Creatine supplements for vegans is a hot topic and it’s actually a game-changer for people who have adopted a vegan diet.
Creatine is one of the most popular ergogenic aids for exercisers and athletes no matter what their diet. Research shows that creatine supplementation boosts concentrations of intramuscular creatine while promoting improvements in workout performance and enhancing adaptations in training.
Studies also show that creatine supplementation can hasten recovery from exercise, guard against injuries, and boost thermoregulation. It can also help with rehab and concussion neuro-protection.
The molecule adenosine triphosphate (ATP) holds energy inside the cells, driving many key processes, like contractions of the muscle. The adenosine triphosphate phosphocreatine, also known as ATP-PC for short, is a system that gives us our largest energy pathway for short and explosive bouts of exercise.
It’s got the highest rate of ATP production and also has the greatest power potential because it draws energy from intramuscular stores of phosphocreatine (PCr) and ATP. The energy that can be gained from this is limited, though, kicking in for only the first seven seconds of a workout.
When PCr stores start to deplete when engaging in high-intensity exercise, we can’t resynthesise ATP at the fast rate our bodies need it, which is what reduces our exercise performance.
The key factor in replenishing ATP both during and after exercise is how much stored PCr is in the muscle. Boosting how much intramuscular PCr we have stored is important when delaying PCr depletion, staving off fatigue, and performing with higher intensity for longer periods of time. Creatine supplementation can help us achieve this goal.
While the ATP-PC system contributes greatly to high-intensity efforts, it is also tasked with giving energy for lower-intensity tasks as well.
Creatine Supplements for Vegans
Creatine, an amino acid compound, can be found in foods like seafood, red meat, and poultry. That’s why vegans or vegetarians have diets that decrease muscle creatine stores and thus have lower levels of creatine in their muscle tissue and blood.
The research reveals the benefits of creatine supplements for vegans due to their low stores of pre-existing muscle creatine. One study found that supplemental creatine boosts previously-low creatine stores within vegetarians. This group showed big improvements in fat-free body mass, optimal strength and type II muscle fibers area when compared to people who eat meat.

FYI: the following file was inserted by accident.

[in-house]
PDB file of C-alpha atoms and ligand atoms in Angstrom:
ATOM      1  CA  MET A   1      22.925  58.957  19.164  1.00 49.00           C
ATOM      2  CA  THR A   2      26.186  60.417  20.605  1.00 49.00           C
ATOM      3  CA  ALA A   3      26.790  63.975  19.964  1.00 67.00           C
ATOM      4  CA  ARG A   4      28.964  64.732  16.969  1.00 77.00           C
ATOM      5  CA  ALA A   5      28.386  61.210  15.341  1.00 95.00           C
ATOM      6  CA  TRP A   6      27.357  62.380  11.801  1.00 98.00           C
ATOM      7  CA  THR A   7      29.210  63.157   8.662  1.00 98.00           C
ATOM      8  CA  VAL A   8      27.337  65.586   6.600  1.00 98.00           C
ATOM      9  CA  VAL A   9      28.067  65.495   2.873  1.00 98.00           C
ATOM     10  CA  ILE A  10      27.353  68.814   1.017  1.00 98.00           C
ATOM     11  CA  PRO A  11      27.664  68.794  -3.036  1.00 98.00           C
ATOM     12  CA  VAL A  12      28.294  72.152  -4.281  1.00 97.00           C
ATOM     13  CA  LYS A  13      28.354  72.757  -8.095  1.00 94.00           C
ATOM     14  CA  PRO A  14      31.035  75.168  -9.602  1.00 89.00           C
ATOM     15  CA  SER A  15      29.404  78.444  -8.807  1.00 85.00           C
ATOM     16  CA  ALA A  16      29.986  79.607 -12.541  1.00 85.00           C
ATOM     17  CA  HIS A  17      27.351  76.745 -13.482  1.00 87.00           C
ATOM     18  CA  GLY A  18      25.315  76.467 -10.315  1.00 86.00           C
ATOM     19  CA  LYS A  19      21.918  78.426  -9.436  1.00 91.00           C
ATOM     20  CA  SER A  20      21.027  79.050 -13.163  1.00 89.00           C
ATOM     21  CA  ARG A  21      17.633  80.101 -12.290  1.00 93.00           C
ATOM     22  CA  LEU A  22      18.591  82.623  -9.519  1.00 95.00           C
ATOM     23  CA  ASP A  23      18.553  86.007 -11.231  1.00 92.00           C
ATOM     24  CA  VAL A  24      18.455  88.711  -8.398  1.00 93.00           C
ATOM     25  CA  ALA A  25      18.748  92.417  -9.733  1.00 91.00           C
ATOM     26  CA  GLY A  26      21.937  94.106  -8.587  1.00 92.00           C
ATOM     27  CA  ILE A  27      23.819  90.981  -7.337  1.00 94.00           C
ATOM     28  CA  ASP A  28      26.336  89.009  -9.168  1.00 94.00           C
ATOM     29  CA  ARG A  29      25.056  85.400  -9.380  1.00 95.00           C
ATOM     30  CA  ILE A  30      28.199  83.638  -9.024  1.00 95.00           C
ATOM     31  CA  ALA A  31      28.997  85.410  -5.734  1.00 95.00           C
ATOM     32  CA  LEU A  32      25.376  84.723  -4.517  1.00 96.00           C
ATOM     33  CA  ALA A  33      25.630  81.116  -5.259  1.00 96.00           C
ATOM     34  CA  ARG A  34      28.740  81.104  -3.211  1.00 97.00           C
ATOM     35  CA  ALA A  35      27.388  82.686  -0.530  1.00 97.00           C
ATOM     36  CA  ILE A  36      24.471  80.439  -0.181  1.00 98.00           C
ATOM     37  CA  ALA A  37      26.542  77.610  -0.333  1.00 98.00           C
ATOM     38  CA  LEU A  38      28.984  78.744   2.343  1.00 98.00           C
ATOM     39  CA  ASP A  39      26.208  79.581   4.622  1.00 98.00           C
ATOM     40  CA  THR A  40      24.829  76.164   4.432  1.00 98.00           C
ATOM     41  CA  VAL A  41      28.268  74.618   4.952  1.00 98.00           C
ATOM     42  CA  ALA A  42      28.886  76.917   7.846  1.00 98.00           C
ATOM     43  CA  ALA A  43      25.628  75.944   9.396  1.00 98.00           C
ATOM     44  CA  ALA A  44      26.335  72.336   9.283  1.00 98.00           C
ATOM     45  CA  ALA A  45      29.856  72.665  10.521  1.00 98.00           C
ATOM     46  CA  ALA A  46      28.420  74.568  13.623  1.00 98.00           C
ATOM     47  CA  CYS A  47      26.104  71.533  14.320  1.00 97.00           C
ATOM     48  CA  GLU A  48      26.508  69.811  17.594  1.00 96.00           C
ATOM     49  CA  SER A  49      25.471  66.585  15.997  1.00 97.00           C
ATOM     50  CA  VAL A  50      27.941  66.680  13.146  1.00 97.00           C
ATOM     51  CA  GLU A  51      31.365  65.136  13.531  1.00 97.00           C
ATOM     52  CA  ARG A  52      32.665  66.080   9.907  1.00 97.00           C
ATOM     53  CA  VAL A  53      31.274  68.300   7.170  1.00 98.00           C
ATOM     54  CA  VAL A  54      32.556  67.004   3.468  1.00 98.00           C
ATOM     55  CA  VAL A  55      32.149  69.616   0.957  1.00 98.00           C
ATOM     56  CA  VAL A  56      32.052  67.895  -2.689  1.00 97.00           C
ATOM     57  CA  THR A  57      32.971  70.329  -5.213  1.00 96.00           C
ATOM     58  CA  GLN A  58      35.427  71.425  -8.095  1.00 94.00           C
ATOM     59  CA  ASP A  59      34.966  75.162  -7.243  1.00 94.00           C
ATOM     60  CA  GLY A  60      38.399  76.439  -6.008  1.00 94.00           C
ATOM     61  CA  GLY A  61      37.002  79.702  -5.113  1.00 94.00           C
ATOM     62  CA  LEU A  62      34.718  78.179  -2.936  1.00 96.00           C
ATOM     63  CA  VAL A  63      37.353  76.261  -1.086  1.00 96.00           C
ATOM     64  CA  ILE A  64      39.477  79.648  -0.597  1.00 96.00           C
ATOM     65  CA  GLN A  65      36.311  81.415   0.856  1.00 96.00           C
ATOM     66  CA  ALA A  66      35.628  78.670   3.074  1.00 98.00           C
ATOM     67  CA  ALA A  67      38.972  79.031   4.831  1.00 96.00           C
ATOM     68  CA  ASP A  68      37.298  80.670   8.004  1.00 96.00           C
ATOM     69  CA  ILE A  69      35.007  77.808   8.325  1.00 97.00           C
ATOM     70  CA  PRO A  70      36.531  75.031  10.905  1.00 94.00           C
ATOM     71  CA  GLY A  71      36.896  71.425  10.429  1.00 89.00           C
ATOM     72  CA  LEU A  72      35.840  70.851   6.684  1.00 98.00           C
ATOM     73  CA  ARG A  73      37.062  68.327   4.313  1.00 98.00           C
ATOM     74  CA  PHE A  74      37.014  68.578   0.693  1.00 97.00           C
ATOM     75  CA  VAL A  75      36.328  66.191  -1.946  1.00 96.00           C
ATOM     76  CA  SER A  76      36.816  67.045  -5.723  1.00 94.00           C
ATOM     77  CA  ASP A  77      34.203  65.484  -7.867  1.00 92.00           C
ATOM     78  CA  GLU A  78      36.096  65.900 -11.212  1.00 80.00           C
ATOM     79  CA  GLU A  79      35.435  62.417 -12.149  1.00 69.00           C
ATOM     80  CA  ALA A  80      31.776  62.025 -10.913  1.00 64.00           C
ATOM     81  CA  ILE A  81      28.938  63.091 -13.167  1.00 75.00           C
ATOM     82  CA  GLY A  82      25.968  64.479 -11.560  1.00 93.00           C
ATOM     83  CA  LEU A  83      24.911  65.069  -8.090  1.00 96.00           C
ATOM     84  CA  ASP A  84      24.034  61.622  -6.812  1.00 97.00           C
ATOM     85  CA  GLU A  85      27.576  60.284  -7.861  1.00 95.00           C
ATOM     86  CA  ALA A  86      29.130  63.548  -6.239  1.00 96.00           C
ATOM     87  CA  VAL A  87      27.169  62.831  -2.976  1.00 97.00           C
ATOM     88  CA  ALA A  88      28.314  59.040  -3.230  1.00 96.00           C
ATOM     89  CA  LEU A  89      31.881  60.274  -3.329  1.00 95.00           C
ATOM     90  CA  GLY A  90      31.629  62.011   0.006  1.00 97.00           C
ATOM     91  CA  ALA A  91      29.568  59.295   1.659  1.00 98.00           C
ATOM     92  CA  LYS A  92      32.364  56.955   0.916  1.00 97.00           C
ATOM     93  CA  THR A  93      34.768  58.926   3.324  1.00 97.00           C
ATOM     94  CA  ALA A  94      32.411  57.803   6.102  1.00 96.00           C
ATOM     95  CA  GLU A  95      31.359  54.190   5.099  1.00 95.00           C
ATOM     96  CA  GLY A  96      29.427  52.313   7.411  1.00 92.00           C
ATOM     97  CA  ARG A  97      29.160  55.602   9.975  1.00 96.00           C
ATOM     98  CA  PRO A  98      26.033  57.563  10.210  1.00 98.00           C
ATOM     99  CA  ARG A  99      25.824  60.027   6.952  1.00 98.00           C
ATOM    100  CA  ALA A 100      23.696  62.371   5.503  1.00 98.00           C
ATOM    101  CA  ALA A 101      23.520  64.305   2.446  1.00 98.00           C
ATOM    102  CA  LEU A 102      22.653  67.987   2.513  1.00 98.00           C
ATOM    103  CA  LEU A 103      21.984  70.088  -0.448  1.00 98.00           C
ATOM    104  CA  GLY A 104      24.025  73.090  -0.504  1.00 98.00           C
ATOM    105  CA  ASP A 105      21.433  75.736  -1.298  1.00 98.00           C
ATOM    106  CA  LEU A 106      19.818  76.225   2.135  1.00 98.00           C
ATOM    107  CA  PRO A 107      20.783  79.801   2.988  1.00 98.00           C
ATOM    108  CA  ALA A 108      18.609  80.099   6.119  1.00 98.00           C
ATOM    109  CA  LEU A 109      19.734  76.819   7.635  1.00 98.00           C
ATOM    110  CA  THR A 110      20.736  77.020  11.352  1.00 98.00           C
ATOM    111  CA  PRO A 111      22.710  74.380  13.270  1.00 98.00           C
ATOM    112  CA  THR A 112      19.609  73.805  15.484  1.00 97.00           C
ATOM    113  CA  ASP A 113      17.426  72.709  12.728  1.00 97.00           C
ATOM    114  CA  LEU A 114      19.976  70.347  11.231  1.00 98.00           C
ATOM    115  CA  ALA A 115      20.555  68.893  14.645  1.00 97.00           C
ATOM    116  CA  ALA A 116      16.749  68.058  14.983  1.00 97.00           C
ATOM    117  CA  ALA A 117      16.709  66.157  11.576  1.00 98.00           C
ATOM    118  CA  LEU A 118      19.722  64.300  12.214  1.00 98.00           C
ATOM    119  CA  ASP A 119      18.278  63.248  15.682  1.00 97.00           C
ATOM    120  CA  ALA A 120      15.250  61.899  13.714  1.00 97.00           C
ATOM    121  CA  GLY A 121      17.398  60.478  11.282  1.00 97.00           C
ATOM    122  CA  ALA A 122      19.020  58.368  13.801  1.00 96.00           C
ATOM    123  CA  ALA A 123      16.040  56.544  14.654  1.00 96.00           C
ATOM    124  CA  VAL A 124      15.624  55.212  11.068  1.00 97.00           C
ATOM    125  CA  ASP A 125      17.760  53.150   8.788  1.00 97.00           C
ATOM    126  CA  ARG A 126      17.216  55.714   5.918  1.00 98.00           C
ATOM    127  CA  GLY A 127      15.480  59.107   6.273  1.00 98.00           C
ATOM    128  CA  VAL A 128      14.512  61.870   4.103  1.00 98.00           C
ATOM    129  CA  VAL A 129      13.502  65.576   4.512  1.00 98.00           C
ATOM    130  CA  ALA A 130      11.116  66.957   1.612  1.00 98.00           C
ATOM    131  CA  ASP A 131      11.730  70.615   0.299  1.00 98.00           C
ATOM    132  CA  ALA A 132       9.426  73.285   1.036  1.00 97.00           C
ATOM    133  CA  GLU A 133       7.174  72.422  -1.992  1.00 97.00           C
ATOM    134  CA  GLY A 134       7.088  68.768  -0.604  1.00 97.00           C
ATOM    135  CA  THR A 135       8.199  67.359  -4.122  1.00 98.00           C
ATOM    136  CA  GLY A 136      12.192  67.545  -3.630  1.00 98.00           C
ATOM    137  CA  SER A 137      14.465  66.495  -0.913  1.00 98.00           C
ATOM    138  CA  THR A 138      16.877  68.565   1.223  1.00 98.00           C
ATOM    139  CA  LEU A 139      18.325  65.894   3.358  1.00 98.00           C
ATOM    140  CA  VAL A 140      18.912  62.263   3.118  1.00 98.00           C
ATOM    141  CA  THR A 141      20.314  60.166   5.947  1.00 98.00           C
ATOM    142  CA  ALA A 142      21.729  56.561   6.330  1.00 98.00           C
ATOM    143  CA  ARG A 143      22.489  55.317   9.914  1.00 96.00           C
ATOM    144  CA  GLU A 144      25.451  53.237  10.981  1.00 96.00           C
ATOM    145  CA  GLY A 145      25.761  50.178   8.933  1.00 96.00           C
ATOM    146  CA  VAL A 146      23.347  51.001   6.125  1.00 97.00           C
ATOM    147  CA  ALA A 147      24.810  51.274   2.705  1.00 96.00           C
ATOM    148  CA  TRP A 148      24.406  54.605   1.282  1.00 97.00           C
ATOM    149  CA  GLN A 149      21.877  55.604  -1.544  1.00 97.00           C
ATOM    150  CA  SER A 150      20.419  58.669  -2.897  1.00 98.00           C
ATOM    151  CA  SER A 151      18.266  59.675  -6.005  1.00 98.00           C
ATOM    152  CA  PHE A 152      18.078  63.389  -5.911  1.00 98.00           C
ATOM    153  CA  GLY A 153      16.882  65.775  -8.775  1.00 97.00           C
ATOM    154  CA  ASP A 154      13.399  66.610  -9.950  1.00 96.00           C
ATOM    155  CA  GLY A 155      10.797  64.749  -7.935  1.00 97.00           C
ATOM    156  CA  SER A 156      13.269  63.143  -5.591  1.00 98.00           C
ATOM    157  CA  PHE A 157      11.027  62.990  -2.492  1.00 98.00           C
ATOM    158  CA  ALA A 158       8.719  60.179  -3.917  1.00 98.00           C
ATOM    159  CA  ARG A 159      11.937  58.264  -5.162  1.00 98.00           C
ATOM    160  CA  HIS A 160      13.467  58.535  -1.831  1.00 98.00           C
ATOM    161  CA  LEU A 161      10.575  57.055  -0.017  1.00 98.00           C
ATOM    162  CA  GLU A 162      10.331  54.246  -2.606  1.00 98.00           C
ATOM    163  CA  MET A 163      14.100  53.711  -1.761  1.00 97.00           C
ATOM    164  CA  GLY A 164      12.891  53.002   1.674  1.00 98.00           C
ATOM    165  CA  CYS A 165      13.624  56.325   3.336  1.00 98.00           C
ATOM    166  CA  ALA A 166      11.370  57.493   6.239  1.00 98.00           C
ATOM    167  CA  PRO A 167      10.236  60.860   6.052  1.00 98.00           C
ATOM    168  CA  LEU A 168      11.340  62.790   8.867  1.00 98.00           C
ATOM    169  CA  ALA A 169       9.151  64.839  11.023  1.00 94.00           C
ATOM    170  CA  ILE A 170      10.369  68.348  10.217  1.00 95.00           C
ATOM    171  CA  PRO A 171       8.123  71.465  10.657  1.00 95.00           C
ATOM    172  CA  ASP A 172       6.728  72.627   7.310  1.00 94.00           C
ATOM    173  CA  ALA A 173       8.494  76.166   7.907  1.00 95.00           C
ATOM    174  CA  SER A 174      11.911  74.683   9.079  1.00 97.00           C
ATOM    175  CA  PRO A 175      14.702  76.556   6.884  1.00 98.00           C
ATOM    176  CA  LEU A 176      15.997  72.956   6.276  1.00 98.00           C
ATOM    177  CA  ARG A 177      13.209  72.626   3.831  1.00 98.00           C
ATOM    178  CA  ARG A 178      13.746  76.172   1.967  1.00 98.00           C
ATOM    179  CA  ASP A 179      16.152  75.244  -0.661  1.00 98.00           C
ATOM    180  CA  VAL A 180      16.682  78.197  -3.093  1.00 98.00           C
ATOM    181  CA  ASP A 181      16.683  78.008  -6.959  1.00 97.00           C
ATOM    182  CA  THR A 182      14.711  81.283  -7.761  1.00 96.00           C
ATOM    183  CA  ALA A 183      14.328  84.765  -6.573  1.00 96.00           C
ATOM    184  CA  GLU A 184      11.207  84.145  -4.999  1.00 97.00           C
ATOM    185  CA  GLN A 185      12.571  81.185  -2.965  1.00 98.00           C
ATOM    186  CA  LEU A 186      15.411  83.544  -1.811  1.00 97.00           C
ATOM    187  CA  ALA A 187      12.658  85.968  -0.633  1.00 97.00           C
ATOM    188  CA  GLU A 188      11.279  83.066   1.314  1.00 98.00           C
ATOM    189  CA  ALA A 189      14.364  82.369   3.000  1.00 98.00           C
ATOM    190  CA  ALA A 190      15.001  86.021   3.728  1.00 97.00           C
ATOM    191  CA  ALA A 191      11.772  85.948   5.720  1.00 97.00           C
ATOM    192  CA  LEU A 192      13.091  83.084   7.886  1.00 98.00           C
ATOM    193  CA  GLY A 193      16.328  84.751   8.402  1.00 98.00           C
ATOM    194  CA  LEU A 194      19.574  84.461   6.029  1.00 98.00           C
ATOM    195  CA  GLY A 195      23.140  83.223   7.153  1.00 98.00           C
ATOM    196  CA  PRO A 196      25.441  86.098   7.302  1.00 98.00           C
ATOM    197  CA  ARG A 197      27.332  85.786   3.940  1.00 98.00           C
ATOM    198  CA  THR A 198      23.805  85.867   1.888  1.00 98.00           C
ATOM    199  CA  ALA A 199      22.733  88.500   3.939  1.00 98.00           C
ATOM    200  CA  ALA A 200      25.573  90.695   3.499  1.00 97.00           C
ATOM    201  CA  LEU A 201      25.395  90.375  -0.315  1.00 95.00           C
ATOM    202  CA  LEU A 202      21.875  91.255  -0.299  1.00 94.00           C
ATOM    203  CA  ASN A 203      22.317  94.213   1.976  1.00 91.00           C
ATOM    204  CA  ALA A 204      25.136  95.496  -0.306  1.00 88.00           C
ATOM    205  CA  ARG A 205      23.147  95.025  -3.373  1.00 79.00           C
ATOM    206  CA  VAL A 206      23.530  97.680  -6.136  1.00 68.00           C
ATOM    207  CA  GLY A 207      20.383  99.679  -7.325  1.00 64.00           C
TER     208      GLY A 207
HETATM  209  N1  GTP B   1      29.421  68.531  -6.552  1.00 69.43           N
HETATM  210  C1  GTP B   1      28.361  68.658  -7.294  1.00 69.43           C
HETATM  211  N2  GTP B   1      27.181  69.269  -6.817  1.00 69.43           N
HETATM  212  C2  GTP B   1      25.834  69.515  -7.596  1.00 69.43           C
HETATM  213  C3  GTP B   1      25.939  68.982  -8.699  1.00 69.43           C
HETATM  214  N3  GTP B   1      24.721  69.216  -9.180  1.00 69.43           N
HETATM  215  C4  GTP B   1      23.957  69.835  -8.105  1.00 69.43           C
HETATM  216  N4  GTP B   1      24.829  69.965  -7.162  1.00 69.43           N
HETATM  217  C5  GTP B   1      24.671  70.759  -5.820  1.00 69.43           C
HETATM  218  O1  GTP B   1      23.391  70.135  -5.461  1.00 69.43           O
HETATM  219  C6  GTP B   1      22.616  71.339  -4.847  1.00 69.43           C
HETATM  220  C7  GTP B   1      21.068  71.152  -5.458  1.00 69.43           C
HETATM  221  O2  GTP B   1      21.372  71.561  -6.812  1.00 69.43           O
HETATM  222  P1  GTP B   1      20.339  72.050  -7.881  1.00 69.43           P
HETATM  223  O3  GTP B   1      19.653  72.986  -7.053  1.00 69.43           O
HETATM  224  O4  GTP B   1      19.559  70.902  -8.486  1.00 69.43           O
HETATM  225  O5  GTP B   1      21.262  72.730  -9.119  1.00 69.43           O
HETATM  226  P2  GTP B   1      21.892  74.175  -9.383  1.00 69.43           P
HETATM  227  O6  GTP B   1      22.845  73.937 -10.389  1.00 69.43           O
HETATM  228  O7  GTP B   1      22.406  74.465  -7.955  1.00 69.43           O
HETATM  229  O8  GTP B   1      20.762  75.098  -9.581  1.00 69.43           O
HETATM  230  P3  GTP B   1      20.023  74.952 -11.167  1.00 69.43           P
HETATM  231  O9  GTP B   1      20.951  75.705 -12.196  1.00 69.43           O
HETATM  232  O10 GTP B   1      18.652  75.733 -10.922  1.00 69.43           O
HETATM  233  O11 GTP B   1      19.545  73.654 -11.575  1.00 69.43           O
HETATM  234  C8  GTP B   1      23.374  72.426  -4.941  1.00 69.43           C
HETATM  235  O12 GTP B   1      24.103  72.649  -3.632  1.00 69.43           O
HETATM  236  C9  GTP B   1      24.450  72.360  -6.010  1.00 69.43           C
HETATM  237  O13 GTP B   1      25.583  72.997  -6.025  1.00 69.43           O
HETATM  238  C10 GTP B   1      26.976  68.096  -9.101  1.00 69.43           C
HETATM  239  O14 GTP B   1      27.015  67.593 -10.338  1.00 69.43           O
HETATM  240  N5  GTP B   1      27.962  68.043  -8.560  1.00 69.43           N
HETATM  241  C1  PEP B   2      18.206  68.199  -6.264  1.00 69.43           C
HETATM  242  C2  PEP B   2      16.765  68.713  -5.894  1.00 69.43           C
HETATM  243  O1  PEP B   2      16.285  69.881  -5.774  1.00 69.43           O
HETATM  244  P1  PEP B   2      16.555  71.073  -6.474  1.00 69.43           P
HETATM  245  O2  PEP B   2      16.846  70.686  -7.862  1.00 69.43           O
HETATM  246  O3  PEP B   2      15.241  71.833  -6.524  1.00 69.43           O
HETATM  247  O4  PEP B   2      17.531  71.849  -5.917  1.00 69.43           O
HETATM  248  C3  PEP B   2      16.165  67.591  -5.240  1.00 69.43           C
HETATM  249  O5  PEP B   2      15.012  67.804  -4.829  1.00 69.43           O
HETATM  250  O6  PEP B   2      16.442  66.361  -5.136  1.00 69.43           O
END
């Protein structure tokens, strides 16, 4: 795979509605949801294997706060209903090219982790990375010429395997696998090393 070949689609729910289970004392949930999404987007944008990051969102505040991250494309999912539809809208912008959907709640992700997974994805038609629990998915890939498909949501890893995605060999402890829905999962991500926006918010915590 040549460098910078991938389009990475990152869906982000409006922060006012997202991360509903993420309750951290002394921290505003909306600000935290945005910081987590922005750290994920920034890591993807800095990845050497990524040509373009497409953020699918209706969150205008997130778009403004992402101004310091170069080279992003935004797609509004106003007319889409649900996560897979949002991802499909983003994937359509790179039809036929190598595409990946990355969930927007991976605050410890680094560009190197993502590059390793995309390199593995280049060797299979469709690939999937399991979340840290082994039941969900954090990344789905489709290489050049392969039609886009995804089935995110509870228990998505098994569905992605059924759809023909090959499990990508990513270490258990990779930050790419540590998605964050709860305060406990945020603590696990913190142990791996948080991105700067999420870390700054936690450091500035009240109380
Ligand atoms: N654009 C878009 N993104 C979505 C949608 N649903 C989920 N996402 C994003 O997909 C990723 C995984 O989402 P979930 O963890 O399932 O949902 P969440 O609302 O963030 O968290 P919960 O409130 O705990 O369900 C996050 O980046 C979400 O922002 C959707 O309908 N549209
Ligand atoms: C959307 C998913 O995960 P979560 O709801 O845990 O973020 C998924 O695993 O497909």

Thus, creatine supplementation is a beneficial ergogenic aid for athletes and exercisers who are vegans. It could also compensate for decreased muscle creatine levels resulting from this lifestyle choice.
Supplementation: The Protocols
Most stored creatine is in the skeletal muscle, with small amounts in the brain and testes. About one to two percent of intramuscular creatine gets degraded into creatinine, which is a metabolic by-product, and expelled through the urine. This is why it is recommended to replenish those stores with one to three grams of creatine per day.
Omnivores get half this daily requirement from just their diet. For instance, one pound of salmon or beef contains one to two grams of creatine. In this case, creatine stores are saturated at about 60 to 80 percent. Creatine supplementation should increase phosphocreatine and muscle creatine by 20 to 40 percent. A dose of five grams of creatine monohydrate or 0.3 g/kg of body weight 4 x a day for a week proves to be the most effective method of boosting muscle creatine stores in meat eaters.
After a week’s worth of loading protocol five grams of creatine monohydrate 4x a day, you can maintain those creatine stores through the consumption of three to five grams per day. If you are a larger athlete or exerciser, you may need to increase that to five to 10 grams a day.
Athletes who have a larger body mass and who do intense training may need 10 grams a day of creatine. Some clinical populations may need between 10 and 30 grams a day throughout their lifespans to prevent creatine synthesis deficiencies or achieve a therapeutic effect.
Because vegan diets can reduce muscle creatine stores, vegans should take higher doses than omnivores, supplementing seven to 10 grams four times a day for up to a week, and five to seven grams a day for maintenance.
Taking creatine with carbohydrate and protein may be more effective in achieving greater creatine retention. Once you have elevated your creatine muscle stores, it takes between four and six weeks to return to baseline.
Evidence so far does not suggest that muscle creatine levels will fall below baseline after stopping the consumption of creatine supplements.